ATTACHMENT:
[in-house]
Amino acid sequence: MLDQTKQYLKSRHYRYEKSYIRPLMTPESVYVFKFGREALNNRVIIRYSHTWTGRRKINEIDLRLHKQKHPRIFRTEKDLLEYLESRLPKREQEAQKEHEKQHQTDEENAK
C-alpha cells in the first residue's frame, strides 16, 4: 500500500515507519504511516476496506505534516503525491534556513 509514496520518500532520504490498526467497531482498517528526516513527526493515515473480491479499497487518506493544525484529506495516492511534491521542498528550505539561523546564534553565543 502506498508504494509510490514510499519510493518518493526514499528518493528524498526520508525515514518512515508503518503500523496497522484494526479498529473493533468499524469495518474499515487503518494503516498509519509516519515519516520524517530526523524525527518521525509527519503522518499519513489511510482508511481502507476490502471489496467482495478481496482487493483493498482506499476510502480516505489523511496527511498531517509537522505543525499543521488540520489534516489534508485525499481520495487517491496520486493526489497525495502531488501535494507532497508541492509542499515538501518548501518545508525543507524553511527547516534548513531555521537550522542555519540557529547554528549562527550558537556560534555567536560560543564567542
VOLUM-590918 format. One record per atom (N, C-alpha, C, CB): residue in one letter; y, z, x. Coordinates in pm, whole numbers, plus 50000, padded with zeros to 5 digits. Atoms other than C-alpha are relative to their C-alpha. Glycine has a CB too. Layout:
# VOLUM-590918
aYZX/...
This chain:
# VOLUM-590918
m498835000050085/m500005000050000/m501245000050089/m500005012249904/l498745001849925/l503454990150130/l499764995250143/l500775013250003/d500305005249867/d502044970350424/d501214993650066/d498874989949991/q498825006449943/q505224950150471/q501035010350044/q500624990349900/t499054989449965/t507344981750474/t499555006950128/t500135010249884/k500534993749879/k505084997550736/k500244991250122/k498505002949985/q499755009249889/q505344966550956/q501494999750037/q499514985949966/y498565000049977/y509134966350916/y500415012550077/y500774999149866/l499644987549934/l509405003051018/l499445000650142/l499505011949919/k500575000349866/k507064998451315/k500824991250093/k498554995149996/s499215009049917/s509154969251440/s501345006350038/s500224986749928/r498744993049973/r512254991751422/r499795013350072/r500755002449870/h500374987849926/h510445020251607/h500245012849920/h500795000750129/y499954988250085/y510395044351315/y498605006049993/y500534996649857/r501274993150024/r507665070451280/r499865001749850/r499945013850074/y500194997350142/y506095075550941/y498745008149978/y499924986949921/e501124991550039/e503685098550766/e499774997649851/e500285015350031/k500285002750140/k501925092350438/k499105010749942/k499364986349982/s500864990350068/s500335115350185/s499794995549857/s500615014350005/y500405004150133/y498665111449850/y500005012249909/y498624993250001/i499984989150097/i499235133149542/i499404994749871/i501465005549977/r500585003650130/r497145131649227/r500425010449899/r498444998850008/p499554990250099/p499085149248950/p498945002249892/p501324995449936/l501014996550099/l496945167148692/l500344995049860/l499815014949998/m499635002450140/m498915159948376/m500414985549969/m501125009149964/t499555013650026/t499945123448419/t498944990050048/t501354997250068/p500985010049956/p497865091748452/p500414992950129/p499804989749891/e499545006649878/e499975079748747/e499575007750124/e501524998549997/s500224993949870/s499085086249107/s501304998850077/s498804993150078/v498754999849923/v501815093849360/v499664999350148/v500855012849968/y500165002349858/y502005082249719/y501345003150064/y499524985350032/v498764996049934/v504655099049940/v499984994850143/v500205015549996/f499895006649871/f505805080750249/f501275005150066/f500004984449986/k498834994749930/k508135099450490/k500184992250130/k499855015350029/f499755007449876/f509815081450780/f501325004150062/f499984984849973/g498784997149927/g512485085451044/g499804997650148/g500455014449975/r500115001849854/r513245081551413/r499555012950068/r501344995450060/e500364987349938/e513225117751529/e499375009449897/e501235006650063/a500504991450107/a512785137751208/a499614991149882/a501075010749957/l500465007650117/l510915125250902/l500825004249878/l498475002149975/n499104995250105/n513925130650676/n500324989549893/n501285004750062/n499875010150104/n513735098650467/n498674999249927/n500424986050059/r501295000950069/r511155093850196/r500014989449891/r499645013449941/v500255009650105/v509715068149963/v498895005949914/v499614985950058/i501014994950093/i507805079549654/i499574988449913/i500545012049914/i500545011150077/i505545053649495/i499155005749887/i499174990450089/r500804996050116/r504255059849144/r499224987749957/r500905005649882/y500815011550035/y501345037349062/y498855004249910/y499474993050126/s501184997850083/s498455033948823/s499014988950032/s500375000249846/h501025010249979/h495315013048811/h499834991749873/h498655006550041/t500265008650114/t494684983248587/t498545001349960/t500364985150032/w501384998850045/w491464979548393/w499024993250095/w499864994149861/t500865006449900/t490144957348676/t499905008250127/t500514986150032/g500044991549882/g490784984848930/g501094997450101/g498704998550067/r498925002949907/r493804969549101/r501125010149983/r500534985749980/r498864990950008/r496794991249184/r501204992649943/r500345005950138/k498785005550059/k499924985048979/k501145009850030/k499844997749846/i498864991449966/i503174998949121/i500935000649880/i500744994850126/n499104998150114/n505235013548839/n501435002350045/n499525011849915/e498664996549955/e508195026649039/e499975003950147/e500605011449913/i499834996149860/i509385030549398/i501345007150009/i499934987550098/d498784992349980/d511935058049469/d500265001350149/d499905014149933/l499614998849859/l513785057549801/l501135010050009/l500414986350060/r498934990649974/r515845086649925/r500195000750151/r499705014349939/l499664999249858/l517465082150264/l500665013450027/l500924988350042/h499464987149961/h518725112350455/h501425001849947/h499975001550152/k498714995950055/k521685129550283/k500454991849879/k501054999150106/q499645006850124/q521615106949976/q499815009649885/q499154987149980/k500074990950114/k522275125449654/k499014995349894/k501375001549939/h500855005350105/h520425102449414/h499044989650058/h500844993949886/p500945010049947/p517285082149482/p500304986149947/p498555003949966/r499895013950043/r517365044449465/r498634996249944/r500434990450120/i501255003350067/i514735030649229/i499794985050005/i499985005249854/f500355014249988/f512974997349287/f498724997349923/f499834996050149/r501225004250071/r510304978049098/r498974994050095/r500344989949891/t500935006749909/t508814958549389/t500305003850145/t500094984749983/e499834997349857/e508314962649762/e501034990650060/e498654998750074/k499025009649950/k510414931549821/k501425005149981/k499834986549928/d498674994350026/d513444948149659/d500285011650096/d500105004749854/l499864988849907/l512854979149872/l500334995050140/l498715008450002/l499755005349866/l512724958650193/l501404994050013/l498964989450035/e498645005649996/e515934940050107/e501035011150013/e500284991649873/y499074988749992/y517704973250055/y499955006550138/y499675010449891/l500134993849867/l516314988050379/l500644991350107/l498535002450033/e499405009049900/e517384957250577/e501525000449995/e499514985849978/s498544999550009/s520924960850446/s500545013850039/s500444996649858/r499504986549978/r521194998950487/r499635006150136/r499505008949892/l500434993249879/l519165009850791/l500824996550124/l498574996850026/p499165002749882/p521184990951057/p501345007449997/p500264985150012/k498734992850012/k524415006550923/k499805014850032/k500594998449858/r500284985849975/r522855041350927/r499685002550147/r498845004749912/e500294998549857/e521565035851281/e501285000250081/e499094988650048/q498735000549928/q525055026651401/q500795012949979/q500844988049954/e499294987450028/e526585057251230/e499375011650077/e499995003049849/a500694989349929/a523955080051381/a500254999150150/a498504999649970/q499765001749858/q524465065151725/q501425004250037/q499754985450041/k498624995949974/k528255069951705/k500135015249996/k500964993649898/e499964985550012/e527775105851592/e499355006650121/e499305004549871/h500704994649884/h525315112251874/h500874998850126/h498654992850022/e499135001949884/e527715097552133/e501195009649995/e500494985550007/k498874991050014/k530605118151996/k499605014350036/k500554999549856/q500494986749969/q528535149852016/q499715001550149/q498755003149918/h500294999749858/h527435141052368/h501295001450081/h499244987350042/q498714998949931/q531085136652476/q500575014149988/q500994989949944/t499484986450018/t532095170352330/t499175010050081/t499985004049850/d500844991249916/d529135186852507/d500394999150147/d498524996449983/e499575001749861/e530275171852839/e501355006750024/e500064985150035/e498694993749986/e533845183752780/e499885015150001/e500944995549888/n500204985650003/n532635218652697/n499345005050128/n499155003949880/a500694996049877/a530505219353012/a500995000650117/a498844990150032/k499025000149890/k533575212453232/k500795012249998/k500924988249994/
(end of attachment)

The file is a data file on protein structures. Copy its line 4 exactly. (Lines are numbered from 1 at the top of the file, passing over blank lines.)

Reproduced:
VOLUM-590918 format. One record per atom (N, C-alpha, C, CB): residue in one letter; y, z, x. Coordinates in pm, whole numbers, plus 50000, padded with zeros to 5 digits. Atoms other than C-alpha are relative to their C-alpha. Glycine has a CB too. Layout: